Help make tails wag

Book Loft
Bookworms and anyone who enjoys CDs, DVDs, games,
toys and puzzles can find something at a great price at this
second-hand bookstore.  Many books are just $2 or less and the shop also sells various types of gifts, photo albums and other knickknacks.

Open Mon 12.30pm-4pm, Tues-Fri 9am-4pm, Thurs evenings 5.30pm-7.30pm and Sat 9am-3pm.

Claws It Thrift Shop
If you are looking for lovely clothes and other goodies, you can be sure to find a bargain at this stylish boutique.
Open Mon to Fri, 10am-5pm and Sat 8am-4pm.

Other ways to help: 

  • Adopt a pet 
  • Foster an animal 
  • Walk a dog 
  • Give a donation  

The big-hearted people of the Cayman Islands Humane Society help dogs and cats desperately in need of loving homes.

And there are many ways that everyone can get involved to assist these adorable animals.

The non-profit organisation’s mission is to find loving homes for homeless animals in the Cayman Islands and it promotes responsible pet ownership through a spay and neuter programme.

On average there are around 200 animals in the society’s shelter, with monthly operating costs of around $50,000.

“A large portion of this is our staff costs and veterinary bills,” explains Humane Society president Carolyn Parker.

“You can help by donating newspapers, clothing, books, or any household items, support our shops by picking up some great bargains, volunteer to walk the animals or simply give some company to those who are in our shelter, as well as adopting a dog or cat.”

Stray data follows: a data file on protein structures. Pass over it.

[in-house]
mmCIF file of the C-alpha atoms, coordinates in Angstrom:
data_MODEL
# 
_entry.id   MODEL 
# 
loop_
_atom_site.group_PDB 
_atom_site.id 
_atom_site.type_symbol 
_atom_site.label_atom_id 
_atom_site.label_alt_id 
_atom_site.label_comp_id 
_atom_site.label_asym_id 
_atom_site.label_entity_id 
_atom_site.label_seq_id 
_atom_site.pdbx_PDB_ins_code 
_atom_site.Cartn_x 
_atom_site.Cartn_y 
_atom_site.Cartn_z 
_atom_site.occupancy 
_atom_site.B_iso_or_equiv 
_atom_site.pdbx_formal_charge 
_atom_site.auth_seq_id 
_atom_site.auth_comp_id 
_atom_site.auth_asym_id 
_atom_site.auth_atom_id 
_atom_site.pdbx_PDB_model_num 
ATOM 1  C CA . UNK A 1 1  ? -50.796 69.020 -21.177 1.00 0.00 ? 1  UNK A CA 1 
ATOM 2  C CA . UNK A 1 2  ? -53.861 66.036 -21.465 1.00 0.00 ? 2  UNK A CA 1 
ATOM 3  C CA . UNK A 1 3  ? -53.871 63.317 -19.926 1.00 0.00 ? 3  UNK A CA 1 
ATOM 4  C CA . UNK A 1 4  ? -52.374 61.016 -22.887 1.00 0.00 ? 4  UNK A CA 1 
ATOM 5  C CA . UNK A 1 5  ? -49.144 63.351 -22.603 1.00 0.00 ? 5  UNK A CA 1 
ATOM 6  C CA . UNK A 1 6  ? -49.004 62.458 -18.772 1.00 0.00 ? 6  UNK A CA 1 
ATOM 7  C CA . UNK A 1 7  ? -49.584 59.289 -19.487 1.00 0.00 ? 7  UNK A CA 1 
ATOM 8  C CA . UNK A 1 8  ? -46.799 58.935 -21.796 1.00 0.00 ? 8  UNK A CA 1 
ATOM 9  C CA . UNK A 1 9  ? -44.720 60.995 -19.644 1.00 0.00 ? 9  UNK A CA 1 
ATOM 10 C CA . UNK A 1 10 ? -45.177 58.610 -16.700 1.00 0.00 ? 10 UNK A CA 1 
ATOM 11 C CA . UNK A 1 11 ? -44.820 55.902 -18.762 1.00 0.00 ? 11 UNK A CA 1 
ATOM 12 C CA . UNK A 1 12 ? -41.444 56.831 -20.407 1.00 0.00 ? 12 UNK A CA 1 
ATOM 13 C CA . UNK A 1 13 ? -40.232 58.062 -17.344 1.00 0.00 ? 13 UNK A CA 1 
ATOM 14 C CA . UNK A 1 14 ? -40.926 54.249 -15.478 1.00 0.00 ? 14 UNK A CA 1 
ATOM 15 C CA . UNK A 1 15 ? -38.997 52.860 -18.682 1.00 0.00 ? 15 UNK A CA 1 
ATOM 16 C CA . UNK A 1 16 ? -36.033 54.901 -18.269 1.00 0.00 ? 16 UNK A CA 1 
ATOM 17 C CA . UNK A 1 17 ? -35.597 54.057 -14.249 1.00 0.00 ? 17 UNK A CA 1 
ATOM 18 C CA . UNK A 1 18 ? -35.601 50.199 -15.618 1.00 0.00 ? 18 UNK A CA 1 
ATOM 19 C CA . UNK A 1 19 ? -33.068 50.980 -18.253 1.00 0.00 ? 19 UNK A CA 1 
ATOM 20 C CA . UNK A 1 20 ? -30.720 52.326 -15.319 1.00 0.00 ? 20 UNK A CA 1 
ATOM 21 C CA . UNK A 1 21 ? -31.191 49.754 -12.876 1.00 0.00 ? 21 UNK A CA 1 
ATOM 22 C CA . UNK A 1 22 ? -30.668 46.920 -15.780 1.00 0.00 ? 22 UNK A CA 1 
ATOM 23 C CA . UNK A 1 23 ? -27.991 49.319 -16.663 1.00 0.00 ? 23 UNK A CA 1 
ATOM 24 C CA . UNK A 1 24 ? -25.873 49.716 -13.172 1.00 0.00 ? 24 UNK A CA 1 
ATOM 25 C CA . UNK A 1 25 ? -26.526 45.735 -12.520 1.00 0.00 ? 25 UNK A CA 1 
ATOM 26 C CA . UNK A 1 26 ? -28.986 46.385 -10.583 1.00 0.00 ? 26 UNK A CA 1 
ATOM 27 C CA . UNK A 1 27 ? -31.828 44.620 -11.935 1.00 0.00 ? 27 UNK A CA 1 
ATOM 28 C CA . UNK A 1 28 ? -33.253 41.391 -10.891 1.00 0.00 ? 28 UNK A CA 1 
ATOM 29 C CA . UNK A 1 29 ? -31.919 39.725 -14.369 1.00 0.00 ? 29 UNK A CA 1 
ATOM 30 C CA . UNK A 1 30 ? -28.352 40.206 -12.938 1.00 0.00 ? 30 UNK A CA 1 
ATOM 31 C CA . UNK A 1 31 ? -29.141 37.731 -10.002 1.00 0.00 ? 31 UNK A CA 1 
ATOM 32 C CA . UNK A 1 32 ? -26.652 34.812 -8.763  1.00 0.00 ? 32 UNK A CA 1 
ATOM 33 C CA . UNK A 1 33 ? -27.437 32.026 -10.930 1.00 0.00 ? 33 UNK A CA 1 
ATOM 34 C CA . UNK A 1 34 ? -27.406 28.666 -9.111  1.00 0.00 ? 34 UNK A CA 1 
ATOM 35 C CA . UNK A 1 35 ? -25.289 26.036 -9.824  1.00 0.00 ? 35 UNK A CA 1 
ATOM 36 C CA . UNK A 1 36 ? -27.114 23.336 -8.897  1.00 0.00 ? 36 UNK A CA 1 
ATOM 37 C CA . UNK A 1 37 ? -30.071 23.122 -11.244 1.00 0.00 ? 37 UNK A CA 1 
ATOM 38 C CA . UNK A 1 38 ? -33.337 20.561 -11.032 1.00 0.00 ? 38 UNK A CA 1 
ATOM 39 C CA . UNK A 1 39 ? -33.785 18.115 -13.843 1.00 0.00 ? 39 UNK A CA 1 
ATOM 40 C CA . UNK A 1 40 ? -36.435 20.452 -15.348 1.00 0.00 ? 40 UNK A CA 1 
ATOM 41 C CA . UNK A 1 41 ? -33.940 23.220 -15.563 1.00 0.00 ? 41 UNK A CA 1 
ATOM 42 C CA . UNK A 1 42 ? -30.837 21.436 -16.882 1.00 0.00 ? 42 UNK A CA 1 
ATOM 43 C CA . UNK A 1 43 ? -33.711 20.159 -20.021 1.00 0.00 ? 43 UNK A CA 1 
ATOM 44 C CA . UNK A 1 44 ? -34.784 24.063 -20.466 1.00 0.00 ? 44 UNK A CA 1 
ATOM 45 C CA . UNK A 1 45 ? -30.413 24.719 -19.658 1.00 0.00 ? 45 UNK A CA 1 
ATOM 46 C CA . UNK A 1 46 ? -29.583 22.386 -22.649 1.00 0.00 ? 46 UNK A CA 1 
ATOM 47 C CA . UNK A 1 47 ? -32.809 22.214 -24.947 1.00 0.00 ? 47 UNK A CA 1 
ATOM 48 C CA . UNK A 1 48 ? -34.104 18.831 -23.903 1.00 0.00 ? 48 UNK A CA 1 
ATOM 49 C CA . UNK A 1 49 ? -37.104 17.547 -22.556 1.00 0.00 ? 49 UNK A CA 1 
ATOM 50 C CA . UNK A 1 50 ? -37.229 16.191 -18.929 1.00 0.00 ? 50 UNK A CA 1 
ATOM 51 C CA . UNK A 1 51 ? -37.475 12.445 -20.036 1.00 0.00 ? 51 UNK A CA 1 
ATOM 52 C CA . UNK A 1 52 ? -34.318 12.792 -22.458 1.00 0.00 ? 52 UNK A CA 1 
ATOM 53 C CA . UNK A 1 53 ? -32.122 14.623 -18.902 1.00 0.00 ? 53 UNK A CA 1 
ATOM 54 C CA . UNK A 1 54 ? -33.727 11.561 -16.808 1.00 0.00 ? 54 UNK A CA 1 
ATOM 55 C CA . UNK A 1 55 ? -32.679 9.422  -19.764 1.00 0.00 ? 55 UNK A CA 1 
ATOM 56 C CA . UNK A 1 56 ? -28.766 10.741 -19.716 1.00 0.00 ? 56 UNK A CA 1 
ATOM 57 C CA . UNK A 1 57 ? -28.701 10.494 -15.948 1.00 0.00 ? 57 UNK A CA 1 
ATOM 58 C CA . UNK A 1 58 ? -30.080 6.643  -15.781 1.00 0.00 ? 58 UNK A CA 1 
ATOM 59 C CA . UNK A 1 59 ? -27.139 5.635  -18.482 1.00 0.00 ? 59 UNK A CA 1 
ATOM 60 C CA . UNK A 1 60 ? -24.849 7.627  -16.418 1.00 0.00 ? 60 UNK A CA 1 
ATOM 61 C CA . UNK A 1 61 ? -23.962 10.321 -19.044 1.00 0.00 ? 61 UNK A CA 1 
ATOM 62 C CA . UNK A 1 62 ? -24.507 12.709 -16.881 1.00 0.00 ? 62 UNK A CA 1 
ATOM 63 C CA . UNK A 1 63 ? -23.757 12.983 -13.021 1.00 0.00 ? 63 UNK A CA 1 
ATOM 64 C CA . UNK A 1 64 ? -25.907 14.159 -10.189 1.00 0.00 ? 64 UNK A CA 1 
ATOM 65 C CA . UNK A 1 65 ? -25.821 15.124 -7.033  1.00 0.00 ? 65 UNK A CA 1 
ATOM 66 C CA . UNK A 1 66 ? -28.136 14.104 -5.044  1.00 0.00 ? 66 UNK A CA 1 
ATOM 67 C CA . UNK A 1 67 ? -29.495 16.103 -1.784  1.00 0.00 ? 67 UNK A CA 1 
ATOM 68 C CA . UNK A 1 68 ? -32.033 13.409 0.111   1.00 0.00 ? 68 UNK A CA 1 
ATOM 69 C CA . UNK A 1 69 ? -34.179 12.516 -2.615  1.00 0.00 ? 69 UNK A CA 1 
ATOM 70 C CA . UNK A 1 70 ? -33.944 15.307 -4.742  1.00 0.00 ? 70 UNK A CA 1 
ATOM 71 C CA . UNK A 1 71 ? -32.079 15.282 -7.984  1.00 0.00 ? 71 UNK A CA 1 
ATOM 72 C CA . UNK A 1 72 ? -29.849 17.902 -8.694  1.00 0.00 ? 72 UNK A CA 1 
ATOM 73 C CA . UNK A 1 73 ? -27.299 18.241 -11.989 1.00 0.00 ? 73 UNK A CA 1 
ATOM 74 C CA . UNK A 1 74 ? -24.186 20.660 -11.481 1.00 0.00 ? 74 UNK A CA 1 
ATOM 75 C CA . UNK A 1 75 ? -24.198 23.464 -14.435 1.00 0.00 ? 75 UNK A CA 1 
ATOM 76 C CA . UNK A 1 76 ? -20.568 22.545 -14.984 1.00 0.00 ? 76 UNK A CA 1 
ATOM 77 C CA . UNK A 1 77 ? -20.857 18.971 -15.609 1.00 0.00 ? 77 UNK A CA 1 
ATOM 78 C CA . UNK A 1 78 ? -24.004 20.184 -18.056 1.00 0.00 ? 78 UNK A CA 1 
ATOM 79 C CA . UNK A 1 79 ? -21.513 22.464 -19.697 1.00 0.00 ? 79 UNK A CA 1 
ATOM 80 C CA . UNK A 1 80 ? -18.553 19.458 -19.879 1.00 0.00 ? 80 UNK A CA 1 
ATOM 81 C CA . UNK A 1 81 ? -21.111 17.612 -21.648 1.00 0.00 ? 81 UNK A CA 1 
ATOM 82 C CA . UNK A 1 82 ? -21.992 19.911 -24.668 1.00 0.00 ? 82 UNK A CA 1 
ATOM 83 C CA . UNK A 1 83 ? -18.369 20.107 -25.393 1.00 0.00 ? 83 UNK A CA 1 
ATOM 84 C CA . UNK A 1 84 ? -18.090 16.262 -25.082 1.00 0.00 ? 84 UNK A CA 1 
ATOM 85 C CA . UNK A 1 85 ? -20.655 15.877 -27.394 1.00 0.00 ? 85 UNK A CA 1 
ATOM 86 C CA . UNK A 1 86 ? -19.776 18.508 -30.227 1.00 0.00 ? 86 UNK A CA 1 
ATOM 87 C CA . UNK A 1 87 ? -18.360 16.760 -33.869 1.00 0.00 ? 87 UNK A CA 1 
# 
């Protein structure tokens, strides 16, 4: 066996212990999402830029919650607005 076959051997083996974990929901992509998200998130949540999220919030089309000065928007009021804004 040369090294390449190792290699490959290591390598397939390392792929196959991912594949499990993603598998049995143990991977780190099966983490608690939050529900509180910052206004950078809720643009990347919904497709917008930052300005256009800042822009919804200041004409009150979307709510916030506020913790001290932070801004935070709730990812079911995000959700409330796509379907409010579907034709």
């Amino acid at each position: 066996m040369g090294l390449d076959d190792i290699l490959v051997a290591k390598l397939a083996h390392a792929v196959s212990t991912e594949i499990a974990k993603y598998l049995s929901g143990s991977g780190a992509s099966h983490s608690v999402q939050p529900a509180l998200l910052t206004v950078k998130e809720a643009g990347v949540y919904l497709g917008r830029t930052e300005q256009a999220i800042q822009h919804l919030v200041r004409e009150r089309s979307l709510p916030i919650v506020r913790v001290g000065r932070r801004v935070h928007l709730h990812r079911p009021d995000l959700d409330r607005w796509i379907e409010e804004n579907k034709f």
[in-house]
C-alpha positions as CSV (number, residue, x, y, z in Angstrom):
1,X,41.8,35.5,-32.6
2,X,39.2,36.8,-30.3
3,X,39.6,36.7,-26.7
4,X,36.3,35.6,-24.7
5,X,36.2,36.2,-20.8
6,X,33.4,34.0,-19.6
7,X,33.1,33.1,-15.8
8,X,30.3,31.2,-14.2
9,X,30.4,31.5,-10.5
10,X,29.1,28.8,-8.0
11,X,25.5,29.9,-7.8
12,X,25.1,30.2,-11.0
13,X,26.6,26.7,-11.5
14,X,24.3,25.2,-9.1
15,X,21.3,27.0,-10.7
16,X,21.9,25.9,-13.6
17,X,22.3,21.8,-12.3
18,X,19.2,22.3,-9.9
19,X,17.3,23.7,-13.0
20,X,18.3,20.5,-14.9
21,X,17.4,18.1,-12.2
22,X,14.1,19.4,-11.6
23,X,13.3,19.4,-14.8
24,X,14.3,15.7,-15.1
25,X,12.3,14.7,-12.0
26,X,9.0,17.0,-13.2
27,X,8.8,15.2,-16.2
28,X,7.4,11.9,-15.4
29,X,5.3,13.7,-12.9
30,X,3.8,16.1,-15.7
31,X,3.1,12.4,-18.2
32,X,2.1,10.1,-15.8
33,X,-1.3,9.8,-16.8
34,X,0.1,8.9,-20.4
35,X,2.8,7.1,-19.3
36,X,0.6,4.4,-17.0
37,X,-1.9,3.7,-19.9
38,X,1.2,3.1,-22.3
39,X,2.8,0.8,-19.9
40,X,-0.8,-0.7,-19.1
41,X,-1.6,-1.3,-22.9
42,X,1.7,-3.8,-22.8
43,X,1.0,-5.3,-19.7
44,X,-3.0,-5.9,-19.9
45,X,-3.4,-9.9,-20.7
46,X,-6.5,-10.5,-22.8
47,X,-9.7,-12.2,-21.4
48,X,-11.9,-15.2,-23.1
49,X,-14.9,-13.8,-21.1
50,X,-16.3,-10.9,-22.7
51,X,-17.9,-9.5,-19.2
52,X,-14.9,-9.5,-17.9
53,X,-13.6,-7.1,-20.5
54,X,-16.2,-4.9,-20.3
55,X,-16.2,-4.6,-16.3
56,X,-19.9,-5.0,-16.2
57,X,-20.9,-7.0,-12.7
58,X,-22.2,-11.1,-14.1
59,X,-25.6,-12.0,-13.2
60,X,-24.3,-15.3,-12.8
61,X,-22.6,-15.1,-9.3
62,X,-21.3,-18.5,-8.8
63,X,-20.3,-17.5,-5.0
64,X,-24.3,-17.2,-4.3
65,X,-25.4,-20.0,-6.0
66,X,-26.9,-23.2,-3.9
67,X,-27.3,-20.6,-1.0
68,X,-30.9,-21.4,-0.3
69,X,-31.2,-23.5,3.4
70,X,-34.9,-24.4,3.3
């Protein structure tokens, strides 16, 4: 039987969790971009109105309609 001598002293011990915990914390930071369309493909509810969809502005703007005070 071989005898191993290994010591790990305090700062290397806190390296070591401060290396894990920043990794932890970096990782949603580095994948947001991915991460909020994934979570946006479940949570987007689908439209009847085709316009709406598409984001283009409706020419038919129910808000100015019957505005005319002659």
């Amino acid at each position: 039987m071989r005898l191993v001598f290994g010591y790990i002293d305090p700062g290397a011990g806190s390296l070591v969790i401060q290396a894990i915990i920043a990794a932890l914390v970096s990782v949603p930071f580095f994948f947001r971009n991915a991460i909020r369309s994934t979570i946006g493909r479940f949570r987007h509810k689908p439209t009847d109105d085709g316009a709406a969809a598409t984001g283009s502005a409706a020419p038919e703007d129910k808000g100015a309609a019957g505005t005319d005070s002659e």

The Cayman Islands Humane Society, which was founded more than 30 years ago, is financed through donations from the general public and fundraisers such as the annual Furball and Petapalooza events.

Proceeds from the Claws It thrift shop and the Book Loft second-hand bookstore are also ploughed back into the shelter.


Volunteers can help in many ways such as staffing the bookstore and the thrift shop, walking the dogs, socialising with the shelter dogs, puppies, cats and kittens, assisting with events, doing home checks on potential adoptions and lots more. 

“The Cayman Islands Humane Society needs lots of volunteers,” says Twila Escalante, who has volunteered for 25 years and is on the society’s board. “Cayman is a transient community and volunteers come and go, so there is always a need for more. Whether you are working full-time, part-time, retired or not working, your help is always welcomed.

“You’ll never find a more grateful and accepting friend than an animal you’ve comforted. A wagging tail and a friendly purr will keep you coming back over and over again and you will have made a best friend forever.”

Visitors to the Cayman Islands can also help, so if you have friends or family coming to stay you can tell them about the animals at the shelter.

Some visitors have even offered homes to dogs they’ve met at the Humane Society.

Last year, for example, honeymoon couple Dawn and Claudio De Santis fell in love all over again with Nelson, a dog they took back to Connecticut.

Since then, and thanks to the pet-friendly policies of Cayman Airways, Dawn has helped find homes in the US for other lucky animals.

“My gratitude to the many wonderful supporters of Cayman Islands Humane Society both here and abroad,” says Twila.

“And a special thanks to Cayman Airways for their pet-friendly policies, we truly love them.”

The Humane Society is located at 153 North Sound Road. Call (345) 949 1461 or visit to find out more.





Stephen Clarke